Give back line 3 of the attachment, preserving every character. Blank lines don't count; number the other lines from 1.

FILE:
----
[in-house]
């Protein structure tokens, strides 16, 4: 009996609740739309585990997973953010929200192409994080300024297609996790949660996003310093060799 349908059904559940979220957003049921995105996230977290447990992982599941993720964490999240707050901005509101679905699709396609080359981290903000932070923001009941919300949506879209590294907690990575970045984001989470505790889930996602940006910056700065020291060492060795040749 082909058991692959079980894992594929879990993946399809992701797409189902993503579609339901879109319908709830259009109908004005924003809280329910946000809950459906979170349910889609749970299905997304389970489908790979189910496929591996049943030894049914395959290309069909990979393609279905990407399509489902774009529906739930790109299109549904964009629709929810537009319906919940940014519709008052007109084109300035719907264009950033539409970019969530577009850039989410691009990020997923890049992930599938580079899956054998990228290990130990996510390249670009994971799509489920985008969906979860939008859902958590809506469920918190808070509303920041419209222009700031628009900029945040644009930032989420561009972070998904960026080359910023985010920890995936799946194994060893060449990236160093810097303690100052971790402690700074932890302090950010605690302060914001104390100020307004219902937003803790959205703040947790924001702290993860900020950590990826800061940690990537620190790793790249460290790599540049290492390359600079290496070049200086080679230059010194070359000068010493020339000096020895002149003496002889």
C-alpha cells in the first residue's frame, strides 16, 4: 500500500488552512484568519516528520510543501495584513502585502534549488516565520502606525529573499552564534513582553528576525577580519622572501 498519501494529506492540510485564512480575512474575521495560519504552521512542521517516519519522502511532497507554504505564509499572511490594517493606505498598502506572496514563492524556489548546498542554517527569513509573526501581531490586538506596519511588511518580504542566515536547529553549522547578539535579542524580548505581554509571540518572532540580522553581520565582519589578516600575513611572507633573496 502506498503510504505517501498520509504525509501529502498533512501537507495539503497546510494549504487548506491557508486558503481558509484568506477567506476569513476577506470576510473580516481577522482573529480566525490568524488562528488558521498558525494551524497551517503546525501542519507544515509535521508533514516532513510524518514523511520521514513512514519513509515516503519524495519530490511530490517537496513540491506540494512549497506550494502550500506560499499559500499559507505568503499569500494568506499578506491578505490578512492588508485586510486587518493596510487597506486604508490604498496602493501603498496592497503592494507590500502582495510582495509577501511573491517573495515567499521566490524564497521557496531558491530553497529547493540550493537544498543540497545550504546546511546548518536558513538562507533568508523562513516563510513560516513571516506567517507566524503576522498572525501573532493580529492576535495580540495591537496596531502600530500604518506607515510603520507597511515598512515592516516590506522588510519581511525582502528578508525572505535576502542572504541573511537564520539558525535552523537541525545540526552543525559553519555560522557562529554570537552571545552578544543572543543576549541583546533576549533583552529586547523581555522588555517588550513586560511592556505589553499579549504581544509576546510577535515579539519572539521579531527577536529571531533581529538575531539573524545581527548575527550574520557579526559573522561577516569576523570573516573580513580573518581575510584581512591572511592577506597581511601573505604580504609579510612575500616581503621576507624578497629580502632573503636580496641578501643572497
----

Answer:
C-alpha cells in the first residue's frame, strides 16, 4: 500500500488552512484568519516528520510543501495584513502585502534549488516565520502606525529573499552564534513582553528576525577580519622572501 498519501494529506492540510485564512480575512474575521495560519504552521512542521517516519519522502511532497507554504505564509499572511490594517493606505498598502506572496514563492524556489548546498542554517527569513509573526501581531490586538506596519511588511518580504542566515536547529553549522547578539535579542524580548505581554509571540518572532540580522553581520565582519589578516600575513611572507633573496 502506498503510504505517501498520509504525509501529502498533512501537507495539503497546510494549504487548506491557508486558503481558509484568506477567506476569513476577506470576510473580516481577522482573529480566525490568524488562528488558521498558525494551524497551517503546525501542519507544515509535521508533514516532513510524518514523511520521514513512514519513509515516503519524495519530490511530490517537496513540491506540494512549497506550494502550500506560499499559500499559507505568503499569500494568506499578506491578505490578512492588508485586510486587518493596510487597506486604508490604498496602493501603498496592497503592494507590500502582495510582495509577501511573491517573495515567499521566490524564497521557496531558491530553497529547493540550493537544498543540497545550504546546511546548518536558513538562507533568508523562513516563510513560516513571516506567517507566524503576522498572525501573532493580529492576535495580540495591537496596531502600530500604518506607515510603520507597511515598512515592516516590506522588510519581511525582502528578508525572505535576502542572504541573511537564520539558525535552523537541525545540526552543525559553519555560522557562529554570537552571545552578544543572543543576549541583546533576549533583552529586547523581555522588555517588550513586560511592556505589553499579549504581544509576546510577535515579539519572539521579531527577536529571531533581529538575531539573524545581527548575527550574520557579526559573522561577516569576523570573516573580513580573518581575510584581512591572511592577506597581511601573505604580504609579510612575500616581503621576507624578497629580502632573503636580496641578501643572497